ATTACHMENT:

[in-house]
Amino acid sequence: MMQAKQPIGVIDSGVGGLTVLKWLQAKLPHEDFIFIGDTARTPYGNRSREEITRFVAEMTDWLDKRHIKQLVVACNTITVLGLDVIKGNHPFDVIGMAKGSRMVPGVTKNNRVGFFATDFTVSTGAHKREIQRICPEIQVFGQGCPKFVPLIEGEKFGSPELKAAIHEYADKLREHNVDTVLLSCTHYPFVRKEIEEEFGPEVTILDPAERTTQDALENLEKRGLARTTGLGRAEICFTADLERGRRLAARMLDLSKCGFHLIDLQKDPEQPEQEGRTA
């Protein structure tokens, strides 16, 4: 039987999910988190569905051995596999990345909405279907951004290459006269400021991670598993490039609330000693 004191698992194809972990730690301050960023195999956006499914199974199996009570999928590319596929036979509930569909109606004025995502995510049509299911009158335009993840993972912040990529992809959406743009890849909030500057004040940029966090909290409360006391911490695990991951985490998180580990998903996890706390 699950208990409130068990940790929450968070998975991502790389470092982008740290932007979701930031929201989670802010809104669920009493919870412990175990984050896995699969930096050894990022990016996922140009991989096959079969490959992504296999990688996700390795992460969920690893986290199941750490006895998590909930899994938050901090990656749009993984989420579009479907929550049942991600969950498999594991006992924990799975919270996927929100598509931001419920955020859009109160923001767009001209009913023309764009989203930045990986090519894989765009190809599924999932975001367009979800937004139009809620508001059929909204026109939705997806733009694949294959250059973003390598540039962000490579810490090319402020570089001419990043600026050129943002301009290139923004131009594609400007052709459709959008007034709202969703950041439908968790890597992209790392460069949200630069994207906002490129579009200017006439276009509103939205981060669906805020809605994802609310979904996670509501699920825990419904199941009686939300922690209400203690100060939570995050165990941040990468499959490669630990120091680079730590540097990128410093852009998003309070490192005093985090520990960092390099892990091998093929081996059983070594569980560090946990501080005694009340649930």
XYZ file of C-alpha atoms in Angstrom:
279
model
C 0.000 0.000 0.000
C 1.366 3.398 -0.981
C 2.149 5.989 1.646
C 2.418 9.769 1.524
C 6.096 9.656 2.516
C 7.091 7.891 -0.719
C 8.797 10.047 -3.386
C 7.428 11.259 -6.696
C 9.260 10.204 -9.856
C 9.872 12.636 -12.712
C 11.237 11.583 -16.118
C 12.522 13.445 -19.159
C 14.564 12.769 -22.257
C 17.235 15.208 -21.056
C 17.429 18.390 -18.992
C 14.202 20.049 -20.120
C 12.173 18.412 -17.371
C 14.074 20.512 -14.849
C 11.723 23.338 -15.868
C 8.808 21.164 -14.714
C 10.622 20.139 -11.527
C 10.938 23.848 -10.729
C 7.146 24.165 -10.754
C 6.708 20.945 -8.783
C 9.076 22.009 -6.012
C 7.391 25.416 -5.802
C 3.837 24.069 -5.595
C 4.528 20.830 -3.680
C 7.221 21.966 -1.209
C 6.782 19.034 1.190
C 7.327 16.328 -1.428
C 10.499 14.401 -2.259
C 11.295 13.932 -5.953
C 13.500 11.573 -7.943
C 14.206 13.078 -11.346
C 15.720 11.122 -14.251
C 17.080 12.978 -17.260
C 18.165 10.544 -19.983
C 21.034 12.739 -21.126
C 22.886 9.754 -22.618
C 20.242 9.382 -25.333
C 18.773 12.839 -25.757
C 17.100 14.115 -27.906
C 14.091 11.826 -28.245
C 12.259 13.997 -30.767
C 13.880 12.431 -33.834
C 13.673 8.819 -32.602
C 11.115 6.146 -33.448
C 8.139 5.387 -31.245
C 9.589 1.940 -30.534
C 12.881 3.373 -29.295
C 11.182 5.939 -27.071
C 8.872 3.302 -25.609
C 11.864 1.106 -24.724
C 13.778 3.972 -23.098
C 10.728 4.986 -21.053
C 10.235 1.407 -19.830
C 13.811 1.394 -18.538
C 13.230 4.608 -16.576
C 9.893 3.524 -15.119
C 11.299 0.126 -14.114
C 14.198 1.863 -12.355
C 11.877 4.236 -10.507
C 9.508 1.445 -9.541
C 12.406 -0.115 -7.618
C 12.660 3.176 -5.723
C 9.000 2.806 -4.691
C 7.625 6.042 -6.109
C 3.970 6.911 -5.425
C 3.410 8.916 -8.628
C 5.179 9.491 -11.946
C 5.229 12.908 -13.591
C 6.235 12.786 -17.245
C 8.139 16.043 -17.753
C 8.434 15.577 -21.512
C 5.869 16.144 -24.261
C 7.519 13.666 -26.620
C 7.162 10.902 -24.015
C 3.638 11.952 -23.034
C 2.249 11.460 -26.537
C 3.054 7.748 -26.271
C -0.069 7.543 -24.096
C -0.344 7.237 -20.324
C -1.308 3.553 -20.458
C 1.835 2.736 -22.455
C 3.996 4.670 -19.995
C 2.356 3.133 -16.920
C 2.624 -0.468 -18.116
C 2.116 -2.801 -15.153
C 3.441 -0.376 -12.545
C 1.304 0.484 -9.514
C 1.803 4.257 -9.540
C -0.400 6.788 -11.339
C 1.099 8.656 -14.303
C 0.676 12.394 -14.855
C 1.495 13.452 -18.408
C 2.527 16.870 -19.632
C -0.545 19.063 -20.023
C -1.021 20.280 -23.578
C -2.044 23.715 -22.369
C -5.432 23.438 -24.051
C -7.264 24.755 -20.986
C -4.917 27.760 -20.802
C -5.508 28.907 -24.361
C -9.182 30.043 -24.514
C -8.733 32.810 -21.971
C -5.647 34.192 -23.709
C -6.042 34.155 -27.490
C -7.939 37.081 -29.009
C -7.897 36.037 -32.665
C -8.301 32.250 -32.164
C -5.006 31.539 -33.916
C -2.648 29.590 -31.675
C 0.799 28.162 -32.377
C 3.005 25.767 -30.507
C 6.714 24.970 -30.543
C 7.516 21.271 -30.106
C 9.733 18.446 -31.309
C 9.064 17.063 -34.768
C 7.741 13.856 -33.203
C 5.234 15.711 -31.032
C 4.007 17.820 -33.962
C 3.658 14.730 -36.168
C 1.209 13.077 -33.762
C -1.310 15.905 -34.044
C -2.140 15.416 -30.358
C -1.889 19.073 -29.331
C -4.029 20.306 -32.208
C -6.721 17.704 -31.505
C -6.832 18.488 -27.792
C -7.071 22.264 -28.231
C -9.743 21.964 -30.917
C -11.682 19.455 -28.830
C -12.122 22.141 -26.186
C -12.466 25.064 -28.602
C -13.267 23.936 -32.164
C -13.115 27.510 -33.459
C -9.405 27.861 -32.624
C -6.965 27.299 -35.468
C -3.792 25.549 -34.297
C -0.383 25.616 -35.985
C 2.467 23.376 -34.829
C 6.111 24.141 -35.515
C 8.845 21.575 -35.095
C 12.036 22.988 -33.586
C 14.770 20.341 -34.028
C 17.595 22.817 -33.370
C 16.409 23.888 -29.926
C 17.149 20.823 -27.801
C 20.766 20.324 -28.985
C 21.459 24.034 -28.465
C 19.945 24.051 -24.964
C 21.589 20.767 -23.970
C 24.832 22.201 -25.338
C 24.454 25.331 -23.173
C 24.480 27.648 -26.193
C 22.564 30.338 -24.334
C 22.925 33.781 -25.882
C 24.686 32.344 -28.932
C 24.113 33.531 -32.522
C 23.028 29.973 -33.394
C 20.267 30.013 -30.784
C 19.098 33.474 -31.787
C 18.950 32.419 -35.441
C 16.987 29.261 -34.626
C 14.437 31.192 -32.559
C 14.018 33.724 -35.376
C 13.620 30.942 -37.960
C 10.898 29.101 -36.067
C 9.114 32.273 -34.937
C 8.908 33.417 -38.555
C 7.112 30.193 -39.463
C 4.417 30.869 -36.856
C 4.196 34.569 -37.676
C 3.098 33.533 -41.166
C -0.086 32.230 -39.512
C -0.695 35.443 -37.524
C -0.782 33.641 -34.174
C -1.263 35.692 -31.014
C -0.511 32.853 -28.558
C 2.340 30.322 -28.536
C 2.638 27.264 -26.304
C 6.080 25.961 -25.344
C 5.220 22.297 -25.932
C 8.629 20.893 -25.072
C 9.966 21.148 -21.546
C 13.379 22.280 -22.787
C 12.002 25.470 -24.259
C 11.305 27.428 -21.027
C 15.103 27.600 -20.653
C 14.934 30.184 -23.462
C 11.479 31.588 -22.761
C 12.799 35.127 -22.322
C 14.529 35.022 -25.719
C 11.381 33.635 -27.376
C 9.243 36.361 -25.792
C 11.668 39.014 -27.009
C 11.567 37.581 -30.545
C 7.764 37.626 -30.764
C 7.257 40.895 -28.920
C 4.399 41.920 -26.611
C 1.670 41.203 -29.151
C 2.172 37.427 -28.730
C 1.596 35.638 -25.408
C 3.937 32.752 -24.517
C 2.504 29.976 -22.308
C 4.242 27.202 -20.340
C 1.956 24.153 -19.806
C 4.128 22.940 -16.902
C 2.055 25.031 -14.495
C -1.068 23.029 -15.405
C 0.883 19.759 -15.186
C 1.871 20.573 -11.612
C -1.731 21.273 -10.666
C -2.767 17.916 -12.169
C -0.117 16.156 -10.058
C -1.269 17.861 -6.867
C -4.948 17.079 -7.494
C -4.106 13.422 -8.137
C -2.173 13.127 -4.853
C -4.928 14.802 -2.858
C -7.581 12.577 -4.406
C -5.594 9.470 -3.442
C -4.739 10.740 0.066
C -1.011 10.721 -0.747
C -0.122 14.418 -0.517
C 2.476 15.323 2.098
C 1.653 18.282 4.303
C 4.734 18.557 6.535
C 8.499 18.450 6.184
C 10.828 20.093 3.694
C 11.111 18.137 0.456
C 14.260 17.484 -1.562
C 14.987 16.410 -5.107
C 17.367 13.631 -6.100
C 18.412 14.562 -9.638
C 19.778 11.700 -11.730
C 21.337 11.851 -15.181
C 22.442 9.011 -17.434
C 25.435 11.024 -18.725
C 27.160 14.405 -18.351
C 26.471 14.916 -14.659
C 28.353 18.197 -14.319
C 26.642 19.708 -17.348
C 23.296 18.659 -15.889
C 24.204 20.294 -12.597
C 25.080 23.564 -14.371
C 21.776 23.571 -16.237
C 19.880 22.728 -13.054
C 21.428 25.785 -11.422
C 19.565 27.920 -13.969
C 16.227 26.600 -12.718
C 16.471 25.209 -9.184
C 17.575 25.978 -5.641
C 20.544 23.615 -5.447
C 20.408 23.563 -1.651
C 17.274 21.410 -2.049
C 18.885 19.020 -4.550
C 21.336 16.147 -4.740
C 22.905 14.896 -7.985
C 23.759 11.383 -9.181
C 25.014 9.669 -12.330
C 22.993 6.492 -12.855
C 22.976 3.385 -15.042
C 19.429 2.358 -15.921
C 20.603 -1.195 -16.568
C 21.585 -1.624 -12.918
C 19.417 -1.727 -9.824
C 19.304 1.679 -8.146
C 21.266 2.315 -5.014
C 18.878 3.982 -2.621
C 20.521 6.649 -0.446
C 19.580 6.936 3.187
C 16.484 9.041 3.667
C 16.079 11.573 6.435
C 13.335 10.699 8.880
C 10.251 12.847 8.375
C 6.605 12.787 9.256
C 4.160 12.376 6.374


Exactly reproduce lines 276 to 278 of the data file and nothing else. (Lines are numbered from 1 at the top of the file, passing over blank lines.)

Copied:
C 21.266 2.315 -5.014
C 18.878 3.982 -2.621
C 20.521 6.649 -0.446